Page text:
LAST Friday, May 3, is the World’s Press Freedom Day. And expectedly, various media groups elsewhere are releasing different statements purportedly to push the advocacy for press freedom and freedom of expression.
Commonly, the statements are uniformly denouncing all acts that are considered threats to the practice of journalism as a profession — be it by the government instrumentalities or by private individuals…, and here are some of those statements… -o0o-
Members of the Philippine Press Institute, also known as the National Association of Newspapers run this pooled editorial:
On the occasion of World Press Freedom.Day today, May 3, 2019, the Philippine Press Institute joins colleagues and media organizations in all efforts to protect press freedom and safeguard welfare and safety of media workers in general. In keeping its mandate, the PPI enjoins the public to fight all forms of dis-information and speak against attacks, killings, violence and impunity, especially as the elections draw near.
The media being the fourth estate and watchdog, shall remain critical and steadfast in the performance of its duty to speak truth to power and demand (for the public’s sake) accountability from those who hold power.
Mabuhay ang malayang Pilipinong mamamahayag! Padayon!
The Catholic Church in the Philippines thru the Catholic Bishops Conference of the Philip-pines has the following editorial published a couple of months back:
Media and information literacy
WE need to have due concern for this matter. We are now in a fast-moving-and-evolving digital world and we cannot afford to be ignorant and illiterate in its ways. We have to level up.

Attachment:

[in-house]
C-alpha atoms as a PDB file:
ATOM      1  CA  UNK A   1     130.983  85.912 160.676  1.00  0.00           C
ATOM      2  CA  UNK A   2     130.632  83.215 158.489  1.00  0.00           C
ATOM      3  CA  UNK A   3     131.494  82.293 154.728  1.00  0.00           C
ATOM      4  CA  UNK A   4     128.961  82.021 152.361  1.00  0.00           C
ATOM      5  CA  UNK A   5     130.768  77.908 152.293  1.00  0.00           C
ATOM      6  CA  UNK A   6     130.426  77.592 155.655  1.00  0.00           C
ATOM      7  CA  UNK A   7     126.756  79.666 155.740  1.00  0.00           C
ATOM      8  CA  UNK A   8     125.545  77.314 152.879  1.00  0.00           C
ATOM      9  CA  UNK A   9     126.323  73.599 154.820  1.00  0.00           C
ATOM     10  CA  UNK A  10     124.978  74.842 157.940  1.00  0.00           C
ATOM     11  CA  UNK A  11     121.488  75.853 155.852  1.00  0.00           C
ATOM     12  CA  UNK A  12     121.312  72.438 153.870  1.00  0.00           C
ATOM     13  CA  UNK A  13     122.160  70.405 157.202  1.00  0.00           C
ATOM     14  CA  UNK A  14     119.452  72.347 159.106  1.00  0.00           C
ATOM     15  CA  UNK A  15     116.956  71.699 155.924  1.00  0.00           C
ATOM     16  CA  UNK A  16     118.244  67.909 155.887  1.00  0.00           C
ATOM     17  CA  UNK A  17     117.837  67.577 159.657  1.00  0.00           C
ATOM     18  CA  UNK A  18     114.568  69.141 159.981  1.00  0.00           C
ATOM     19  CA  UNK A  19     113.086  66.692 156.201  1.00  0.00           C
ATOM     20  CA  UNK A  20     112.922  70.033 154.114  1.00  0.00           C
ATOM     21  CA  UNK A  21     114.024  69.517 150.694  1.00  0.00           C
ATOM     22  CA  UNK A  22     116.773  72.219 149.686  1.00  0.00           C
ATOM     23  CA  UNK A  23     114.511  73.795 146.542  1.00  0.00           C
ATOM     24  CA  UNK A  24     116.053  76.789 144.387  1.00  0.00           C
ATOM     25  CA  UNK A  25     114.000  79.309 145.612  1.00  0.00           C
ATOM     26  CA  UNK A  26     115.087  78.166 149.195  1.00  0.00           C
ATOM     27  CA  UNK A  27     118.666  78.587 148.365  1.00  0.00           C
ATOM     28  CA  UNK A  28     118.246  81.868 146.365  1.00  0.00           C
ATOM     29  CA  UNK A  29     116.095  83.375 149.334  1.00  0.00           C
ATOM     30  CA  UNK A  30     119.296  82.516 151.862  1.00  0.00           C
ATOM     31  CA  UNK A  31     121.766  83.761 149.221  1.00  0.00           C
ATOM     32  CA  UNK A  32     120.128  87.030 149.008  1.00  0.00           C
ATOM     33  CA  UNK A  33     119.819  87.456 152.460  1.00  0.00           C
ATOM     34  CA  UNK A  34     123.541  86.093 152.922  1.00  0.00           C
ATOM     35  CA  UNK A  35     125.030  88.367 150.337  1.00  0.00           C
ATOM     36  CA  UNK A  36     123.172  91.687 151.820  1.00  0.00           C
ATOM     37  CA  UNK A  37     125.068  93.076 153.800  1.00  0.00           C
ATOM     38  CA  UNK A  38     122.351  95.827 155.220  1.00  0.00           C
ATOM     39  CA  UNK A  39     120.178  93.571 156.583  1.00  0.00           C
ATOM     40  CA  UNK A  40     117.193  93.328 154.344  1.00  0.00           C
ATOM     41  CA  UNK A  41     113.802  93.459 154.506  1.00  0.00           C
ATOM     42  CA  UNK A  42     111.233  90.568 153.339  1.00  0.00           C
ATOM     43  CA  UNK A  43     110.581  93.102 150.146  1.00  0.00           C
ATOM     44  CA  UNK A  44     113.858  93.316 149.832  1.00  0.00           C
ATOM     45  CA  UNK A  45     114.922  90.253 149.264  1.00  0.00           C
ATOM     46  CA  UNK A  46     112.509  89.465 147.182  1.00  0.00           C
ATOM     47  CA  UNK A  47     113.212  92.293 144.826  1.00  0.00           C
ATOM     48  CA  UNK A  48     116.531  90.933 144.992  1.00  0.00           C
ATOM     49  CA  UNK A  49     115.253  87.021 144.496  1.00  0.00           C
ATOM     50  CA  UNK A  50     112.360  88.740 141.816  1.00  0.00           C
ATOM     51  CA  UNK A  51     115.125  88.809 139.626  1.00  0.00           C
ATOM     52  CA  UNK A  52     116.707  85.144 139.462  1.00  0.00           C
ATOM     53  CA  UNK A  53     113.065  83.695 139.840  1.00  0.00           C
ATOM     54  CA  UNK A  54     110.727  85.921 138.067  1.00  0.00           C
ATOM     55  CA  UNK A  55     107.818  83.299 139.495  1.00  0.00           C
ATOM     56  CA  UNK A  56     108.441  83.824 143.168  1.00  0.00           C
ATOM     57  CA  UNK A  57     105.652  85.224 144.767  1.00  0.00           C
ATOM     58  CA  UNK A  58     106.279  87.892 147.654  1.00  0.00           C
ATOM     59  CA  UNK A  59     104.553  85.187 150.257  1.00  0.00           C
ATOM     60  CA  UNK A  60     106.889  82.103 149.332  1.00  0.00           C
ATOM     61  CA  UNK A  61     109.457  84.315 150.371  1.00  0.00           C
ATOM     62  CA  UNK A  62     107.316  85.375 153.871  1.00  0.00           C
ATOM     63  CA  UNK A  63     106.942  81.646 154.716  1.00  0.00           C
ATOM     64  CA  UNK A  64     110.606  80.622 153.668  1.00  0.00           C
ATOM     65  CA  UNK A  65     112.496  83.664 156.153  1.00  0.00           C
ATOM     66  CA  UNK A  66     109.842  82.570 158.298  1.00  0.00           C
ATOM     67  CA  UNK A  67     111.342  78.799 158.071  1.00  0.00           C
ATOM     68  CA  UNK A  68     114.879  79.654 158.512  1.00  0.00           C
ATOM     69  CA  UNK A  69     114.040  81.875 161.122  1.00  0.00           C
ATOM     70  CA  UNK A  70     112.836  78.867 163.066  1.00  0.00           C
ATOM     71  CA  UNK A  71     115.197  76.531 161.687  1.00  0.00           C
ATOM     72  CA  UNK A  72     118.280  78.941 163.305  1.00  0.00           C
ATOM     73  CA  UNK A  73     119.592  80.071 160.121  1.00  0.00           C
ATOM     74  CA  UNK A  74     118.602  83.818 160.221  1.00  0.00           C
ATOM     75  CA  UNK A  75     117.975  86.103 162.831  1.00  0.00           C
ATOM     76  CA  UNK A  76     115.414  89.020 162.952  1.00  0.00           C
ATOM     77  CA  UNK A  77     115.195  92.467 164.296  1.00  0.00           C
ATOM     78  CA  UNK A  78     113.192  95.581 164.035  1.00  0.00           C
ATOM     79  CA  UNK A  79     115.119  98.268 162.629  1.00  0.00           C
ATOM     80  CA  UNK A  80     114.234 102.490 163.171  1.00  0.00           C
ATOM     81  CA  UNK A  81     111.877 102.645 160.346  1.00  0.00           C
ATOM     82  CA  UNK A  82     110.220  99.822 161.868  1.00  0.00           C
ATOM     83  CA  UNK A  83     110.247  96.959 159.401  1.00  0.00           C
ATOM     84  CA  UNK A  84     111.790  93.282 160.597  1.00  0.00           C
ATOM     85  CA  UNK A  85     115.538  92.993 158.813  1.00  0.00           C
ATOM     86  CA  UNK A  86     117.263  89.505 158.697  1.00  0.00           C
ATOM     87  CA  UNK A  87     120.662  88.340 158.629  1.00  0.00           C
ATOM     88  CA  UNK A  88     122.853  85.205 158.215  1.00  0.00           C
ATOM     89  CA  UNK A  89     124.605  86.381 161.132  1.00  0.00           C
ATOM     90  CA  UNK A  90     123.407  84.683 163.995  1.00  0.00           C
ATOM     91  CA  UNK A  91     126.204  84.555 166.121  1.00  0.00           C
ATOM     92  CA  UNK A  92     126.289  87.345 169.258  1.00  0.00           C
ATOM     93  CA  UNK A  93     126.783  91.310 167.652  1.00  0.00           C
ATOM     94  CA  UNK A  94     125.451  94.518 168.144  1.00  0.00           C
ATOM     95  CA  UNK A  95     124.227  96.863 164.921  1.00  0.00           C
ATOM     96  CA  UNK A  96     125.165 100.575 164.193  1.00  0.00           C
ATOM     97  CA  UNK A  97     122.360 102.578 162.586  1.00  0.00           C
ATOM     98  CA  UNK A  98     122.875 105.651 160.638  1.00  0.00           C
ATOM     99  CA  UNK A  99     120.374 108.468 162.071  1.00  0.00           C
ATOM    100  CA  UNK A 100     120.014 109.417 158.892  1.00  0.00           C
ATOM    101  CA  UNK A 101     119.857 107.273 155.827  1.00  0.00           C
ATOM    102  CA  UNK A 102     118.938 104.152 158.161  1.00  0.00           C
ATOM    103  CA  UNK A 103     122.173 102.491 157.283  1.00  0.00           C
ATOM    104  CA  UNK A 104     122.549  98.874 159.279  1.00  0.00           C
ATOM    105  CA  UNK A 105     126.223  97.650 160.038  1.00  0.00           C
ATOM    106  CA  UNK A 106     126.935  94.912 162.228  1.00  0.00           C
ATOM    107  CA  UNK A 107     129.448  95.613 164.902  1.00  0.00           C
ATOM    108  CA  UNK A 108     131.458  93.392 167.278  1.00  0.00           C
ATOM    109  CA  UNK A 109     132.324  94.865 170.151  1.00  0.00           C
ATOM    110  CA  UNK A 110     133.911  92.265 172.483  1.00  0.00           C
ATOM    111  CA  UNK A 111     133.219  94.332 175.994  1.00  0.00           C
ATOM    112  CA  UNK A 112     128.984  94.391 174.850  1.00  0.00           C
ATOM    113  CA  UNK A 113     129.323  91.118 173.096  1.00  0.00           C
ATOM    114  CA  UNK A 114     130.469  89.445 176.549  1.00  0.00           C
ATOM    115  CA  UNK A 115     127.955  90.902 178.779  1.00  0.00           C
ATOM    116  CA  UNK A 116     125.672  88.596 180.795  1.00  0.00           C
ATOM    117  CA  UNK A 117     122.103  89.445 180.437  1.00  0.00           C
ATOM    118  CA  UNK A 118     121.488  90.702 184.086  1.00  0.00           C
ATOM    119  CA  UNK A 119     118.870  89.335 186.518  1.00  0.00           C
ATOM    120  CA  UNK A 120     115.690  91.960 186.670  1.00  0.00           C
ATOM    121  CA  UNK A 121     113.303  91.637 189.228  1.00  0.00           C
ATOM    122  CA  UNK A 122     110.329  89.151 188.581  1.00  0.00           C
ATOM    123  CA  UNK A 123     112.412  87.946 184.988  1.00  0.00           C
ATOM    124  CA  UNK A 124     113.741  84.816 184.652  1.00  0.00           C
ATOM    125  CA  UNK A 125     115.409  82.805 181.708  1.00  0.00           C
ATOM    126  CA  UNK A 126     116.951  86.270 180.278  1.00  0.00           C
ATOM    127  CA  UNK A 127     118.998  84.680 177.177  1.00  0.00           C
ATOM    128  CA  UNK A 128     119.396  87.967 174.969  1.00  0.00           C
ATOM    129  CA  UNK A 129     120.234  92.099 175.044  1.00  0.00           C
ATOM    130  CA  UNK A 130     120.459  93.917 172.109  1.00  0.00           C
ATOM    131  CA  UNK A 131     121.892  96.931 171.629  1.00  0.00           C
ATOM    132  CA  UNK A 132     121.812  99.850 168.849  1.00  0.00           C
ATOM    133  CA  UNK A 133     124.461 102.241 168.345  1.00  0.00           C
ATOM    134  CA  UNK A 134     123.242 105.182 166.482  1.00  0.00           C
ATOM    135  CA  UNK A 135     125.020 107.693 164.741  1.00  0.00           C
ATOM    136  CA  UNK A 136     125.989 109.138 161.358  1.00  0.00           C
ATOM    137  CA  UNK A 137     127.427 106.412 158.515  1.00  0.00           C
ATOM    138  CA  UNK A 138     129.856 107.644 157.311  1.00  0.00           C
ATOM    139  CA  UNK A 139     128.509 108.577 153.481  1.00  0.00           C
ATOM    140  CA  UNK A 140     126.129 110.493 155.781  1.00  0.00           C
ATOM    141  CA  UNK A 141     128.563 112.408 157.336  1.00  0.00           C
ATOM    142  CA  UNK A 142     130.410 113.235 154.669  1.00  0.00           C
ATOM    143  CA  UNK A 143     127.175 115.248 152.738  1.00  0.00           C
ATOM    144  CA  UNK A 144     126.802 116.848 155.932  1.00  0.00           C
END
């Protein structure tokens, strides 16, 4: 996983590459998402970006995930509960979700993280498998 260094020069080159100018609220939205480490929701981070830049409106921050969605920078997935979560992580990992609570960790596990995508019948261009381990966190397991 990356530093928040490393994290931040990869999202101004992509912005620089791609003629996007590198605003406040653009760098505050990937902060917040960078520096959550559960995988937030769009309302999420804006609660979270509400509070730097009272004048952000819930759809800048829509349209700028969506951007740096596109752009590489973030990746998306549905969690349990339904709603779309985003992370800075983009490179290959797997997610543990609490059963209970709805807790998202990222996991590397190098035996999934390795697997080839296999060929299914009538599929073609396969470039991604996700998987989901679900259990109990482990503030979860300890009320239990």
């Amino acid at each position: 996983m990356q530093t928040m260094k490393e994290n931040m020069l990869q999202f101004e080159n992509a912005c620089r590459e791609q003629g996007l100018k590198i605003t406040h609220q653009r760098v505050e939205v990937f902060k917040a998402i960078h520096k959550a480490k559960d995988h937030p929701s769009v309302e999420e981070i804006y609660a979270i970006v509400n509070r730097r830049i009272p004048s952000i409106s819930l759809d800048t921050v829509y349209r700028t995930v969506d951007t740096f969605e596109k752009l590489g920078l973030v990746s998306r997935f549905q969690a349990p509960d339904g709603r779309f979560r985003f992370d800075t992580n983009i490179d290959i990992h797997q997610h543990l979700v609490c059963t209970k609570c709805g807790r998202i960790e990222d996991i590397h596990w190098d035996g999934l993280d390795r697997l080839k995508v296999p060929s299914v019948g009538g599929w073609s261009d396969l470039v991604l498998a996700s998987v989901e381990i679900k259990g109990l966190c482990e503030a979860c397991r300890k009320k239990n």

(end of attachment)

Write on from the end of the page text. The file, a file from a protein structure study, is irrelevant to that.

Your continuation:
As described by Wikipedia, the purpose of being information and media literate is to engage in a digital society. Thus, “one needs to be able to understand, inquire, create, communicate and think critically. It is important to effectively access, organize, analyze, evaluate and create messages in a variety of forms.” Wikipedia continues: “Information and media literacy enables people to interpret and make informed judgments as users of information and media, as well as to become skillful creators and producers of information and media messages in their own right.”
From the UNESCO, we have the following description: “Empowerment of people through Media and Information Literacy (MIL) is an important prerequisite for fostering equitable access to information and knowledge and promoting free, independent and pluralistic media and information systems.”
It continues: “A particular focus will be on training teachers to sensitize them to the importance of MIL in the education process, enable them to integrate MIL into their teaching and provide them with appropriate pedagogical methods, curricula and resources.”
Even Moscow has issued a declaration defining MIL as “a combination of knowledge, attitudes, skills, and practices required to access, analyze, use, produce, and communicate information and knowledge in creative, legal and ethical ways that respect human rights.” This is, of course, an overwhelming challenge. The technical aspects involved in this matter alone can already pose a formidable challenge. In this area, things are developing at warp-speed. But it is more in the moral and ethical aspects where the real challenge lies. And sadly, this latter concern is lagging behind miserably.